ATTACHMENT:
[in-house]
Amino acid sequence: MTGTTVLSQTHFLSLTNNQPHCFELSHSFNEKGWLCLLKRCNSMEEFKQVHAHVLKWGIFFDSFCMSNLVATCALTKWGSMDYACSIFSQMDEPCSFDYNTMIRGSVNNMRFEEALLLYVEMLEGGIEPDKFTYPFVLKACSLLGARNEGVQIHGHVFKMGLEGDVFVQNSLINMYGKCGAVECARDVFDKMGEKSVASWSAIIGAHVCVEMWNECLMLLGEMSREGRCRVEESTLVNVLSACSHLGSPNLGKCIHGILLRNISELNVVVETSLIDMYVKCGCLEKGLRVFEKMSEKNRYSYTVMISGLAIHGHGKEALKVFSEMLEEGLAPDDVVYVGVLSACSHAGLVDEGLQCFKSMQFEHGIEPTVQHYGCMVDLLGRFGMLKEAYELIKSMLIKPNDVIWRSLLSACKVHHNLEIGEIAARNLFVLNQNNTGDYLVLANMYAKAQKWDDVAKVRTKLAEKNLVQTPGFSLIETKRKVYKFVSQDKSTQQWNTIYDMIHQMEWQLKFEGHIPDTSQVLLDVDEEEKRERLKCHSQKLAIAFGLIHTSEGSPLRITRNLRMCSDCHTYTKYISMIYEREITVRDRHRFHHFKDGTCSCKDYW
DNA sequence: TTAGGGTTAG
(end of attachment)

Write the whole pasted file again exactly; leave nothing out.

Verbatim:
[in-house]
Amino acid sequence: MTGTTVLSQTHFLSLTNNQPHCFELSHSFNEKGWLCLLKRCNSMEEFKQVHAHVLKWGIFFDSFCMSNLVATCALTKWGSMDYACSIFSQMDEPCSFDYNTMIRGSVNNMRFEEALLLYVEMLEGGIEPDKFTYPFVLKACSLLGARNEGVQIHGHVFKMGLEGDVFVQNSLINMYGKCGAVECARDVFDKMGEKSVASWSAIIGAHVCVEMWNECLMLLGEMSREGRCRVEESTLVNVLSACSHLGSPNLGKCIHGILLRNISELNVVVETSLIDMYVKCGCLEKGLRVFEKMSEKNRYSYTVMISGLAIHGHGKEALKVFSEMLEEGLAPDDVVYVGVLSACSHAGLVDEGLQCFKSMQFEHGIEPTVQHYGCMVDLLGRFGMLKEAYELIKSMLIKPNDVIWRSLLSACKVHHNLEIGEIAARNLFVLNQNNTGDYLVLANMYAKAQKWDDVAKVRTKLAEKNLVQTPGFSLIETKRKVYKFVSQDKSTQQWNTIYDMIHQMEWQLKFEGHIPDTSQVLLDVDEEEKRERLKCHSQKLAIAFGLIHTSEGSPLRITRNLRMCSDCHTYTKYISMIYEREITVRDRHRFHHFKDGTCSCKDYW
DNA sequence: TTAGGGTTAG